Ian Wagstaff finds proof that diesels have had a hand in the history of motorsport.
There has been much talk about what engine is to be used for the Indianapolis 500 race in 2012. The word ‘diesel’ was mentioned. This, though, is unlikely to happen; even Audi’s motorsport engine guru Ulrich Baretzky suggested an in-line four petrol unit. However, there is precedence.
On the first day of time trials for the 1952 Indy 500, Freddie Agabashian drove his Cummins Diesel Special onto the 2.5-mile oval. After two quick warm-up circuits he took the green flag that signified the start of his four lap qualifying run. On his first lap he recorded an impressive 139mph that onlookers could hardly believe. The next three were not much slower and, with chunks of rubber tearing off a rear tyre, his final average was 138.010mph – a new record. A diesel would sit on pole position for the Indianapolis 500.
The idea of entering a diesel car for the Indianapolis 500 dates back to 1931. Stock engines were being encouraged and perhaps the most outstanding achievement of any of them was that of the enormous Duesenberg entered by Indiana-based Cummins, the first diesel to race at ‘The Brickyard’. Powering the car was a slow-speed, four-cylinder, four-valves-per-cylinder marine engine. Driven by Dave Evans, it went the full distance on 31 gallons of fuel (costing a total of $2.55) not having to make a single pit stop. Evans’ riding mechanic Thane Houser did signal to the pits to enquire when they should come in but there was no answer and they kept plodding on. After the race it was discovered that the crew member in charge of hand signalling had lost the piece of paper with the ‘key’ to those signals. The miscreant’s name was Jimmy Doolittle, already a well-known figure in air racing and later to lead the famed Doolittle Raid on Japan.
Twelve cars finished ahead of the diesel that day but that was not the point, the objective of the exercise had been to prove the diesel’s durability, not its speed. Three years later Cummins entered two cars, one with a two-cycle motor and supercharger, the other with a four-cycle engine. ‘Stubby’ Stubberfield finished in 12th place while Evans went out with transmission troubles. Point proven, the diesels disappeared until after the War.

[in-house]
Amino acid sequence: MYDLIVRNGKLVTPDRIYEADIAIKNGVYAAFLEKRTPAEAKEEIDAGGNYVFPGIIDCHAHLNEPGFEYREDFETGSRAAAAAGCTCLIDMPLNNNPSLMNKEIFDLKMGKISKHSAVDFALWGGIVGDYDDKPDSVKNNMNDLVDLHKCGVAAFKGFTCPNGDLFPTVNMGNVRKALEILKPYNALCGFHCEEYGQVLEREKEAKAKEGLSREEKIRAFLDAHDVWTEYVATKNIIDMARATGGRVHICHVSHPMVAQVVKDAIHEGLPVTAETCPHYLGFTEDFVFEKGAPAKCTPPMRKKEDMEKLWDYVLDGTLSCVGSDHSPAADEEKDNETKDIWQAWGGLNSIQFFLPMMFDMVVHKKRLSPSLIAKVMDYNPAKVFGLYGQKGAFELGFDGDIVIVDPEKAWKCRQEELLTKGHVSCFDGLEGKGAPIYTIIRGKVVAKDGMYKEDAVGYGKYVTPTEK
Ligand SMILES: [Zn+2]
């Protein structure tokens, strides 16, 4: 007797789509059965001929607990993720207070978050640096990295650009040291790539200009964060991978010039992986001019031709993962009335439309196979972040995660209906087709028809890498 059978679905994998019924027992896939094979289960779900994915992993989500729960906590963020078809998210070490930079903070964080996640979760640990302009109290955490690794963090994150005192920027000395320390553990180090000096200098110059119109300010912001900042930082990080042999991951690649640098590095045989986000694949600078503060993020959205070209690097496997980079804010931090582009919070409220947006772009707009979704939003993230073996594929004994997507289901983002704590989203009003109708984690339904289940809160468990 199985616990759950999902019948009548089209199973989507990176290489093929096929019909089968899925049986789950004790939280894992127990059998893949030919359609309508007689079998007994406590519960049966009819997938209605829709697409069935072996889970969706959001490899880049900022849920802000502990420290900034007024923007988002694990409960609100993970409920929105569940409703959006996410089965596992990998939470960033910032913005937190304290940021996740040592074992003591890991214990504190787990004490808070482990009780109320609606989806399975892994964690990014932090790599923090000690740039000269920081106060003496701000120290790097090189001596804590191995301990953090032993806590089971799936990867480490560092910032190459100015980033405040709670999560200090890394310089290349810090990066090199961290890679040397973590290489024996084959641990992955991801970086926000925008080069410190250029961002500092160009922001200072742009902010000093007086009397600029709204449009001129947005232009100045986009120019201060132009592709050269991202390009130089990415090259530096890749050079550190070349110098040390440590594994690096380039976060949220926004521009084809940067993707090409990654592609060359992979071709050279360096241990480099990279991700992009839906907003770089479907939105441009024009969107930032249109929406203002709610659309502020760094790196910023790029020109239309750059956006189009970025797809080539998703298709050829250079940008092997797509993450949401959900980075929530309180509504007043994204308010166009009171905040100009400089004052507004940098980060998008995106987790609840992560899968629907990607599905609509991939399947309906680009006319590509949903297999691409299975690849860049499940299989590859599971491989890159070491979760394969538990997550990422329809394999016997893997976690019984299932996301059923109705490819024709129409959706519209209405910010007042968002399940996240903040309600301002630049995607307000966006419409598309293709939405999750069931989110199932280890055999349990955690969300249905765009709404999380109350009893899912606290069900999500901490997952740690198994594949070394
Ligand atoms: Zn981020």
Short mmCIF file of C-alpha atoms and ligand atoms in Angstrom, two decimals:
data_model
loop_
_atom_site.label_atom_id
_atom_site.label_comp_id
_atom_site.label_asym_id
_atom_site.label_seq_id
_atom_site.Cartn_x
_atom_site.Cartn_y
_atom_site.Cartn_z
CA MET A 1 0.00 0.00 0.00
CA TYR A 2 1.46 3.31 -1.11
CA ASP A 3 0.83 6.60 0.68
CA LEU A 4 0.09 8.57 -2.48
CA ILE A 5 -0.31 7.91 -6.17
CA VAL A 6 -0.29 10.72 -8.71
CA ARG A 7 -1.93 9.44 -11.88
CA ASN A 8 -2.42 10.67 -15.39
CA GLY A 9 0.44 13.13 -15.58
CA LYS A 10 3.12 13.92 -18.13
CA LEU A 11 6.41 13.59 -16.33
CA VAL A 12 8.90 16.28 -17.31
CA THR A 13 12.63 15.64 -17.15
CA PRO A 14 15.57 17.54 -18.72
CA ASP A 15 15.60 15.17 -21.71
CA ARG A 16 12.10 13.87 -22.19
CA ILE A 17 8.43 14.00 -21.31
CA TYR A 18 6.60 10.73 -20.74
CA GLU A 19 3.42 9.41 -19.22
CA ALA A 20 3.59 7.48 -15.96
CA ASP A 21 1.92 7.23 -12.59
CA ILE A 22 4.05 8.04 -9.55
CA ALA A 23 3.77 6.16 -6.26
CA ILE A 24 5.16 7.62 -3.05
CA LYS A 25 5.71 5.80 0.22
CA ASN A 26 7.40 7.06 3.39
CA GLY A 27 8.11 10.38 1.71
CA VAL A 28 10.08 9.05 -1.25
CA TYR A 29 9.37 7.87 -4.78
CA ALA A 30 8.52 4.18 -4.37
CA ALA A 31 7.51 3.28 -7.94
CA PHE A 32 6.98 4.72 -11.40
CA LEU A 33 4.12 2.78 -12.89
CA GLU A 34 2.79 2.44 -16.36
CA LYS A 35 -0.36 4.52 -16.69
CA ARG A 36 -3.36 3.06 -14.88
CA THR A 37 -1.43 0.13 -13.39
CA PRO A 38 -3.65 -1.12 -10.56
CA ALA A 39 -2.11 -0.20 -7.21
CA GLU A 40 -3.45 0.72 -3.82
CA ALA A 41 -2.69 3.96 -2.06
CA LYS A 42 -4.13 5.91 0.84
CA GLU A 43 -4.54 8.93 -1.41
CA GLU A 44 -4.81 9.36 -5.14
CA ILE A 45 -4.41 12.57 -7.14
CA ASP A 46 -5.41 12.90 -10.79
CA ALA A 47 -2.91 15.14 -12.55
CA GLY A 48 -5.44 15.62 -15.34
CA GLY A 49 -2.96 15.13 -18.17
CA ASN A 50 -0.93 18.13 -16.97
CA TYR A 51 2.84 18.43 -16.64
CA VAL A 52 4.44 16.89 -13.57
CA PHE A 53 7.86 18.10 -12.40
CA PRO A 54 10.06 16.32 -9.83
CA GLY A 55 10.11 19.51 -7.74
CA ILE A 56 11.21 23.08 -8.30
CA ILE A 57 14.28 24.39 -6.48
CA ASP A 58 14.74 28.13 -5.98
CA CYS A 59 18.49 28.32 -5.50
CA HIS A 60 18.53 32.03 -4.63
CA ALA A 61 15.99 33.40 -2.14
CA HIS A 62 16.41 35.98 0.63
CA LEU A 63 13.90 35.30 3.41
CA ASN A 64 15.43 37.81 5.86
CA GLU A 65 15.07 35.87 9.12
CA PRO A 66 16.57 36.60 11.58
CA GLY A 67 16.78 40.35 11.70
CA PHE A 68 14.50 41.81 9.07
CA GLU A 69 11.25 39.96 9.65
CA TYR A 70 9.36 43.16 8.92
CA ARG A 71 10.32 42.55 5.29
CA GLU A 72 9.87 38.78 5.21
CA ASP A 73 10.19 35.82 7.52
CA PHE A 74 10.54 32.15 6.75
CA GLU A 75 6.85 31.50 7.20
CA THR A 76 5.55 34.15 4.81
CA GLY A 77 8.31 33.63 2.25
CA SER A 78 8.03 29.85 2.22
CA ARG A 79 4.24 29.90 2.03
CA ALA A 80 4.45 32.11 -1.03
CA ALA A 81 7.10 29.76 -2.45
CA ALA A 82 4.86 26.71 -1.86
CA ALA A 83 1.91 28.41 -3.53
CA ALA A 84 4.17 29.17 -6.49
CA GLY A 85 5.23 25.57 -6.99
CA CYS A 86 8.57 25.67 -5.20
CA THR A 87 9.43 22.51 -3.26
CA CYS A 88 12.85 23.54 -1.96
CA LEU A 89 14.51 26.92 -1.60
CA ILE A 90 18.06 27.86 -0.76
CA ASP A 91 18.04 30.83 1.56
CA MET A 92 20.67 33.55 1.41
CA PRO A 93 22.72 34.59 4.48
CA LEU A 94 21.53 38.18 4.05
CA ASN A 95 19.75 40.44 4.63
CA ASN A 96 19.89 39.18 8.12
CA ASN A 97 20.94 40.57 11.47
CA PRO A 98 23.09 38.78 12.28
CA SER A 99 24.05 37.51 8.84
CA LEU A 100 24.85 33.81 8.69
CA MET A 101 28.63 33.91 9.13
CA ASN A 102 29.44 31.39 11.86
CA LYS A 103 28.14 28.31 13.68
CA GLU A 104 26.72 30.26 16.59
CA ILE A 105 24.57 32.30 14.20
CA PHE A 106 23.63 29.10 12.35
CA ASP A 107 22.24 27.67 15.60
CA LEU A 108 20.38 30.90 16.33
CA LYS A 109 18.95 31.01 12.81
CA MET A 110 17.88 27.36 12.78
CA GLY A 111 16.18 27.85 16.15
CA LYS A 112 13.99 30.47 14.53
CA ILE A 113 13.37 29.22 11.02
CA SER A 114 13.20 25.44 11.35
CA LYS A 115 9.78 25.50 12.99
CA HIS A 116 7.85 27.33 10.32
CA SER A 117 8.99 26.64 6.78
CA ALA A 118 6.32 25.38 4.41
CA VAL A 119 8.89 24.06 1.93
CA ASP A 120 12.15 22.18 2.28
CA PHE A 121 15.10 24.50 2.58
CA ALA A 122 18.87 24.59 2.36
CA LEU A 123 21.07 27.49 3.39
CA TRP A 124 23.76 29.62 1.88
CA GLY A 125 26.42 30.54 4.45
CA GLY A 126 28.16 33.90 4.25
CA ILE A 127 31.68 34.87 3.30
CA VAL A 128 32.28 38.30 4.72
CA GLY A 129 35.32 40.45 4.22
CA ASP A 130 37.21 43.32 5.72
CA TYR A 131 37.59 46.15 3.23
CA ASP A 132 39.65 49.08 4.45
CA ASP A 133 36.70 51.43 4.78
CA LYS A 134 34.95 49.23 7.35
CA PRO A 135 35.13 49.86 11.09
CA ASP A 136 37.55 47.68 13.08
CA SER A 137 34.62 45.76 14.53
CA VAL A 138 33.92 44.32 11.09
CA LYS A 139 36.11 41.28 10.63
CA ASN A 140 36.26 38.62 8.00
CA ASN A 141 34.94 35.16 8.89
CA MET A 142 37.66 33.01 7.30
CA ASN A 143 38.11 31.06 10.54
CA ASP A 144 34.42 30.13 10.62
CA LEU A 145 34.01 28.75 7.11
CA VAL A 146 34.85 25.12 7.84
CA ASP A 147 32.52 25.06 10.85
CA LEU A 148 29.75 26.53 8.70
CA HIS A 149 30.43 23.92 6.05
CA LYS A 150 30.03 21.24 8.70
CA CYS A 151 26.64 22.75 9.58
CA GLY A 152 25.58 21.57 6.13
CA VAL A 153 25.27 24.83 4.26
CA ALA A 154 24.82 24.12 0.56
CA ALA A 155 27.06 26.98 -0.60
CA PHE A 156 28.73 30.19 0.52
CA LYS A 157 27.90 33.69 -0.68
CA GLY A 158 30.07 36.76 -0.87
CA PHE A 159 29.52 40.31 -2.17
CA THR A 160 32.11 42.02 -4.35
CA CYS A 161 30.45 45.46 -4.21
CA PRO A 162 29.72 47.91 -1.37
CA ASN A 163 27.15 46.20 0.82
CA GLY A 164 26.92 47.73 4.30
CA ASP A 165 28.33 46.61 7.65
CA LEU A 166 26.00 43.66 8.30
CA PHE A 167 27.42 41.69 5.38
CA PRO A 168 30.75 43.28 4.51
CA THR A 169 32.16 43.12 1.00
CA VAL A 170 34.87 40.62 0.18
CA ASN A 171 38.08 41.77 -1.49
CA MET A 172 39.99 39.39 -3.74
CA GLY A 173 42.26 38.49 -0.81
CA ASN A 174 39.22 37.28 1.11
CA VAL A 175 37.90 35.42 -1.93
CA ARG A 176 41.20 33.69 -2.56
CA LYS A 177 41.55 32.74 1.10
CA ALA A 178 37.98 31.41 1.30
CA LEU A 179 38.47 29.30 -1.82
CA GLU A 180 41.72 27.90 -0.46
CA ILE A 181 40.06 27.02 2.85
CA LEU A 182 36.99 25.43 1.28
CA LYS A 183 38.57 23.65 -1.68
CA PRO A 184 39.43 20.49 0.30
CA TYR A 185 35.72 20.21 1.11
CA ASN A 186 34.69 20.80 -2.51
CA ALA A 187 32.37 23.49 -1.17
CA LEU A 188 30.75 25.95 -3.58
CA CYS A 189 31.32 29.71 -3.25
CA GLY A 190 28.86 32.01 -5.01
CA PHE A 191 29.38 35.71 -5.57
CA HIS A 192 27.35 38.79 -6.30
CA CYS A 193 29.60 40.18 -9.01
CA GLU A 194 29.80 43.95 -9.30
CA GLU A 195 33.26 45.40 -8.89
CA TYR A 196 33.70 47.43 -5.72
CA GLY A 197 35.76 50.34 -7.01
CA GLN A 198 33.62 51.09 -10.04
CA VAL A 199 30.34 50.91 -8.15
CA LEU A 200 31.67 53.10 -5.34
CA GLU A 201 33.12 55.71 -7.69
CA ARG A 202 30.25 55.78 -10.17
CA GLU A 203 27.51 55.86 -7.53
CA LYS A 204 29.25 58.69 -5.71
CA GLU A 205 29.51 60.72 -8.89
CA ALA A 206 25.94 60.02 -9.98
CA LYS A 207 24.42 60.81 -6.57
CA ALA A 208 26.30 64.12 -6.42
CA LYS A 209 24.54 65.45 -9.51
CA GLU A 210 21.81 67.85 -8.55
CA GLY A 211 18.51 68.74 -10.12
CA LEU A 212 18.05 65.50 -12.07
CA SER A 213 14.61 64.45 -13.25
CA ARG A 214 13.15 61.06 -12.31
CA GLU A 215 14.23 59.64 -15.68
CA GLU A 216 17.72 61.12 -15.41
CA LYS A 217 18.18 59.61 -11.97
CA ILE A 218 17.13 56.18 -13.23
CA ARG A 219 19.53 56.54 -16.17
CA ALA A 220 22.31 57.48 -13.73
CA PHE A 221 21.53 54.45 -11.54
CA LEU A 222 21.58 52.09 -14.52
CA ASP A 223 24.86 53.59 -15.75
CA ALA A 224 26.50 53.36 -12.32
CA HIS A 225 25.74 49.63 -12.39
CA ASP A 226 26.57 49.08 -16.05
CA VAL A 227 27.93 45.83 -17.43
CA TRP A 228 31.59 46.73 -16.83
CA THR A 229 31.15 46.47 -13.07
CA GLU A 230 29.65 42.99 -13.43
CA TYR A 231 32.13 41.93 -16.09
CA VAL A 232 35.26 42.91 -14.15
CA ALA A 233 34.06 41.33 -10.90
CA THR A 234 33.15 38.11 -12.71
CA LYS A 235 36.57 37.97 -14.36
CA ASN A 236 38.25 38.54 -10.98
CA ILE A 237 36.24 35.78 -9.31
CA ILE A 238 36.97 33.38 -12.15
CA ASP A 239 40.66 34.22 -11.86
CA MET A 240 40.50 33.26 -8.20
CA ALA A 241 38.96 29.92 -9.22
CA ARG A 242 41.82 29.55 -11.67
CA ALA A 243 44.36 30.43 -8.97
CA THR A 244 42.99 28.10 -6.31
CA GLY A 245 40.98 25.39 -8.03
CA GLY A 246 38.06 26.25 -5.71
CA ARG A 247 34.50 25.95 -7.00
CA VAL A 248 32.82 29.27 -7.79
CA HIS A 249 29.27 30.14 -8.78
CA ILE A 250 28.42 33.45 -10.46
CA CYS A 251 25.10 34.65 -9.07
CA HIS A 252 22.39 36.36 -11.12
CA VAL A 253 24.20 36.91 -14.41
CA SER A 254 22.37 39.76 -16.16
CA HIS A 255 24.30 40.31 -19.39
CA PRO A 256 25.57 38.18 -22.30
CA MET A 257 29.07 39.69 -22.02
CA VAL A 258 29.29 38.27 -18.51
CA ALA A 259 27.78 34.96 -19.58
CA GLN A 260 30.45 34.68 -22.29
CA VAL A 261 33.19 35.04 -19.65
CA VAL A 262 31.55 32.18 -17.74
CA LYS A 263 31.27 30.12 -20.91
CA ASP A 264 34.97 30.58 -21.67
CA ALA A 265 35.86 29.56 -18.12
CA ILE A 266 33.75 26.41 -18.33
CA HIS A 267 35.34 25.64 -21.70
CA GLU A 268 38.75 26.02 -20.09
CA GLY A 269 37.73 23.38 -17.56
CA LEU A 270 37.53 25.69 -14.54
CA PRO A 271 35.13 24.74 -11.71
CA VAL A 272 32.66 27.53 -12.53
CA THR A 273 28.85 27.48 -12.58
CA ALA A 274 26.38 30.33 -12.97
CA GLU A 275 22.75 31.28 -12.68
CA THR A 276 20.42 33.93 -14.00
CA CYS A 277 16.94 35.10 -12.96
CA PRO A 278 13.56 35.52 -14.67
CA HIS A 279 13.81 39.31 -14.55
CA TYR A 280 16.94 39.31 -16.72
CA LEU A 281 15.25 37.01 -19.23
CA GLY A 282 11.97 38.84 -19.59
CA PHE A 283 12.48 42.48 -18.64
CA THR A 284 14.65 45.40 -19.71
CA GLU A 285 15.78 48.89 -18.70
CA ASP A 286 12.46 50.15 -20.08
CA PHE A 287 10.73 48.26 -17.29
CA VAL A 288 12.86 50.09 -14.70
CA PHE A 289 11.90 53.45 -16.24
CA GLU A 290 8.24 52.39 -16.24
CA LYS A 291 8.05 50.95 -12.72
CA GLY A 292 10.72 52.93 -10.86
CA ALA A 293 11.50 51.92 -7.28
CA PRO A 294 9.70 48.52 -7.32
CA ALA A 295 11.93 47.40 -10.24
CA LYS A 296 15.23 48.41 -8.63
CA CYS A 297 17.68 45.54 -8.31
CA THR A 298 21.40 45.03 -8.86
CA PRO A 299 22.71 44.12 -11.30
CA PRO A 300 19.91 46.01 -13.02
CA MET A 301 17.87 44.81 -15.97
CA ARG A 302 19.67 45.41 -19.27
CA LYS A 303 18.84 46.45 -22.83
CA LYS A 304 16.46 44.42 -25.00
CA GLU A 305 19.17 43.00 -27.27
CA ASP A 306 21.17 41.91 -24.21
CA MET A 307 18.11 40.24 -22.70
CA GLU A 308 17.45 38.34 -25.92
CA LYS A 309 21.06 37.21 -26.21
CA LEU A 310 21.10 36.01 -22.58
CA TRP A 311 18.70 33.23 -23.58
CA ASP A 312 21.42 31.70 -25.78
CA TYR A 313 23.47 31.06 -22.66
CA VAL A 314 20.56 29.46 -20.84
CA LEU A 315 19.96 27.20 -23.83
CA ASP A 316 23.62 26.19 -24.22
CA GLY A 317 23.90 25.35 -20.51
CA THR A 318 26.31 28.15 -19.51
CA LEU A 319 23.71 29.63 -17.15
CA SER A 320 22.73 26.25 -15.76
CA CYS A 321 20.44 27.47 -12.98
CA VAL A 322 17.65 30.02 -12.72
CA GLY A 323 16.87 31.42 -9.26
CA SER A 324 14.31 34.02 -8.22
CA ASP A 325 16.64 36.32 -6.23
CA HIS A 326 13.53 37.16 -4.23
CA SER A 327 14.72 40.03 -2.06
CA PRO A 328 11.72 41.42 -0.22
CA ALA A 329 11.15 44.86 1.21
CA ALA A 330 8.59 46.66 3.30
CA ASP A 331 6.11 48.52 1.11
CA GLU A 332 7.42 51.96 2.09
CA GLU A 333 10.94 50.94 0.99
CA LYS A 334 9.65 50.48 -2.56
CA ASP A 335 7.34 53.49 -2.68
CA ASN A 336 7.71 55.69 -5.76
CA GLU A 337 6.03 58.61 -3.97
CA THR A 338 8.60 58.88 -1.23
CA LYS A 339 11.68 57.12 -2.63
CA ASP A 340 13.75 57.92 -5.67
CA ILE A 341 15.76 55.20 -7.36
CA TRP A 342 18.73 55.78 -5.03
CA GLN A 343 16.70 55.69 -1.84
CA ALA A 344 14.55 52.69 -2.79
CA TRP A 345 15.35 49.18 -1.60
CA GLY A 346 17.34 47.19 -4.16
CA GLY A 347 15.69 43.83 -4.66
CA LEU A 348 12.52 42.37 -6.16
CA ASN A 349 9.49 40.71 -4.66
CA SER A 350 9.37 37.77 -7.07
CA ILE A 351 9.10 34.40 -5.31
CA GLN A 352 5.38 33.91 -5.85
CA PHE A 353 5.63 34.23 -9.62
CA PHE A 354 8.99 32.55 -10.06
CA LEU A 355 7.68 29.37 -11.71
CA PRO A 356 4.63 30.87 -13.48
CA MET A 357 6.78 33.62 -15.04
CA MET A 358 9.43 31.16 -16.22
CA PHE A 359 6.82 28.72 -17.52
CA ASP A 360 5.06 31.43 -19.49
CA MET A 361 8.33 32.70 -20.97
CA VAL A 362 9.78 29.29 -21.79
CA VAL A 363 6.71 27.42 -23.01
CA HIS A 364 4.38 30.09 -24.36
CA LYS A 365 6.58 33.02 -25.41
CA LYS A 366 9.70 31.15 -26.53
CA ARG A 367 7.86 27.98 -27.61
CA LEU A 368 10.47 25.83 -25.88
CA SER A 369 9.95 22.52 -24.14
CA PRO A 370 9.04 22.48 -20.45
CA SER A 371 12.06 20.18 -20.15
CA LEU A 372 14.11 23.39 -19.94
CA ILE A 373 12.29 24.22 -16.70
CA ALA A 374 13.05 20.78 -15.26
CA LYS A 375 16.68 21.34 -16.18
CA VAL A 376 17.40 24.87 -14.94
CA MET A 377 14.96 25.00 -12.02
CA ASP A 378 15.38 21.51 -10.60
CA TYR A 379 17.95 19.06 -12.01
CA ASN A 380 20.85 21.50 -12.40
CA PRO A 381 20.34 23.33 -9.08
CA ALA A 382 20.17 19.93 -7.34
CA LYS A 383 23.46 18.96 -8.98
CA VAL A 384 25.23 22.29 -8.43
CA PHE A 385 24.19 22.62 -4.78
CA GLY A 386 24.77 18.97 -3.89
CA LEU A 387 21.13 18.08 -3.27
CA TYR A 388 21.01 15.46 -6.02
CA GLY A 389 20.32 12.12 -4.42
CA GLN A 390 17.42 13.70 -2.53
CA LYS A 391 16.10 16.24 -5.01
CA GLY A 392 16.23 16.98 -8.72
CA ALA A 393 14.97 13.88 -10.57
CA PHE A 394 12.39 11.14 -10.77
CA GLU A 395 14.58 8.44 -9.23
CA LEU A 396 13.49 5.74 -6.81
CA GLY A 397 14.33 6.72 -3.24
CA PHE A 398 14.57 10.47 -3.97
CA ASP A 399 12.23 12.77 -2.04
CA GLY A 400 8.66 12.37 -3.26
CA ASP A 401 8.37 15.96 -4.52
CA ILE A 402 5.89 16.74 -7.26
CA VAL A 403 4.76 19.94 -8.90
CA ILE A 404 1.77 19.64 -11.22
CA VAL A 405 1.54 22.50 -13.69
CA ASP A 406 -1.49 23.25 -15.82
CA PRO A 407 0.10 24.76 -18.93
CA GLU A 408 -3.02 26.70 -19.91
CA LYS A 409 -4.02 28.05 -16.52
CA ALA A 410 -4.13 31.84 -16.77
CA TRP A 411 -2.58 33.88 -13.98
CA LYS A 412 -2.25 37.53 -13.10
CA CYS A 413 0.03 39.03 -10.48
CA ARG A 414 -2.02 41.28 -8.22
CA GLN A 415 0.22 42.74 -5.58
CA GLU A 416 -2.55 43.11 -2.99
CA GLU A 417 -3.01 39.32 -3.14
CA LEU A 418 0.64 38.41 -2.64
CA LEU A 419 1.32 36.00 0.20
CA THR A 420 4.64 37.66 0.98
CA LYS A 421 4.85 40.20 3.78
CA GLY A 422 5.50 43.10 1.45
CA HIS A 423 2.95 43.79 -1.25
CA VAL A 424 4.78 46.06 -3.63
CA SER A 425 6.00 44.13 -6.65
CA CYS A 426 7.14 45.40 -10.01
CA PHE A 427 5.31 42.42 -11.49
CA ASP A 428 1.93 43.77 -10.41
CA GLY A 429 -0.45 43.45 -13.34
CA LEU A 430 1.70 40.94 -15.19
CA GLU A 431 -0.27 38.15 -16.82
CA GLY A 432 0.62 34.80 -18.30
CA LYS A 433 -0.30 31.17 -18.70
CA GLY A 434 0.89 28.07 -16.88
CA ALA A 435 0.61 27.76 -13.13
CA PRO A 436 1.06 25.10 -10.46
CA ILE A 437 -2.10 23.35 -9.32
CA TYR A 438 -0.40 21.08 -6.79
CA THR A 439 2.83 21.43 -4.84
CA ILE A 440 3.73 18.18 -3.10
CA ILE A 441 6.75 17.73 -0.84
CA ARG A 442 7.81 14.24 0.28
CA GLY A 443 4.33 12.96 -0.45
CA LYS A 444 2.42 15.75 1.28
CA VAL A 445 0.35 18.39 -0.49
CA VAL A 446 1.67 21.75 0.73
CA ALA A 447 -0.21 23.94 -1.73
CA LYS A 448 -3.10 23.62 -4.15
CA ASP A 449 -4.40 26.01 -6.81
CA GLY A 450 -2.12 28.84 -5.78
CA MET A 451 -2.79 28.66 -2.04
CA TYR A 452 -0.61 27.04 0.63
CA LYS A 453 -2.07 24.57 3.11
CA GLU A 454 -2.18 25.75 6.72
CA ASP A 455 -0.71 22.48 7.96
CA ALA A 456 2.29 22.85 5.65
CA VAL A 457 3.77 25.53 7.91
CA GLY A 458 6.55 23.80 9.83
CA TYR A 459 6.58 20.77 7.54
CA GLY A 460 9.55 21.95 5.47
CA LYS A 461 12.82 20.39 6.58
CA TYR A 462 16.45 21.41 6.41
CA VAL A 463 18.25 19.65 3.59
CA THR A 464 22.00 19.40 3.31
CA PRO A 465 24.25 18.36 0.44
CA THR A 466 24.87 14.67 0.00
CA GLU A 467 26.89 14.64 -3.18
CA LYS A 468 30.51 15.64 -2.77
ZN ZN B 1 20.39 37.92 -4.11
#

In an attempt to encourage variety for 1950, the race organisers allowed diesels a large displacement advantage. Cummins was attracted back using a six-cylinder JBS-600 truck engine increased in size to 401 CID and using a Roots-Type supercharger. Figures were seen on the dyno of 340bhp at 4,000rpm on 15-psi boost pressure. California-based Frank Kurtis was contracted to build a chassis.
Cummins could use one of its own trucks to transport its racecar to the Indianapolis Motor Speedway. Sales soared after the car’s performance in qualifying
With Jimmy Jackson at the wheel, the car qualified for the back row of the grid and dropped out of the race on the 52nd lap with supercharger-drive failure. Don Cummins went away to improve matters for 1952. Kurtis built a new car with an innovative, low slung design – probably the lowest at the Speedway – based on weight control and a desire to lower the centre of gravity. The engine was completely on its side and an offset driveshaft not only assisted in reducing height but also enhanced cornering. A crude turbocharger was installed, the first to be used in the 500.
Like its 1930s predecessors, the 1952 car was frugal and could probably have completed the race on just 50 gallons. However, weight and subsequent tyre wear was a problem. So too was the turbocharger, which, because its air inlet was just inches from the track, acted like a vacuum cleaner and sucked in dirt.
The respected Agabashian was concerned that the diesel’s massive power could lead to protests being made so, in initial practice, he kept his speed down and there were those who wondered if he would even qualify. Then came ‘pole day’ and he let the car off the leash. The result was one of the biggest upsets in the history of the Speedway. In the race, Agabashian ran fourth for many laps before that turbocharger became blocked. Cummins was aware that pressure from other competitors would probably result in a reduction of permitted engine capacity for diesels if it was to return. However, it had ably demonstrated the potential of the diesel; Cummins truck sales increased dramatically and it was a case of job done. Three-time Indy 500 winner Wilbur Shaw tested the car a few days after the race, but the diesels were never to return.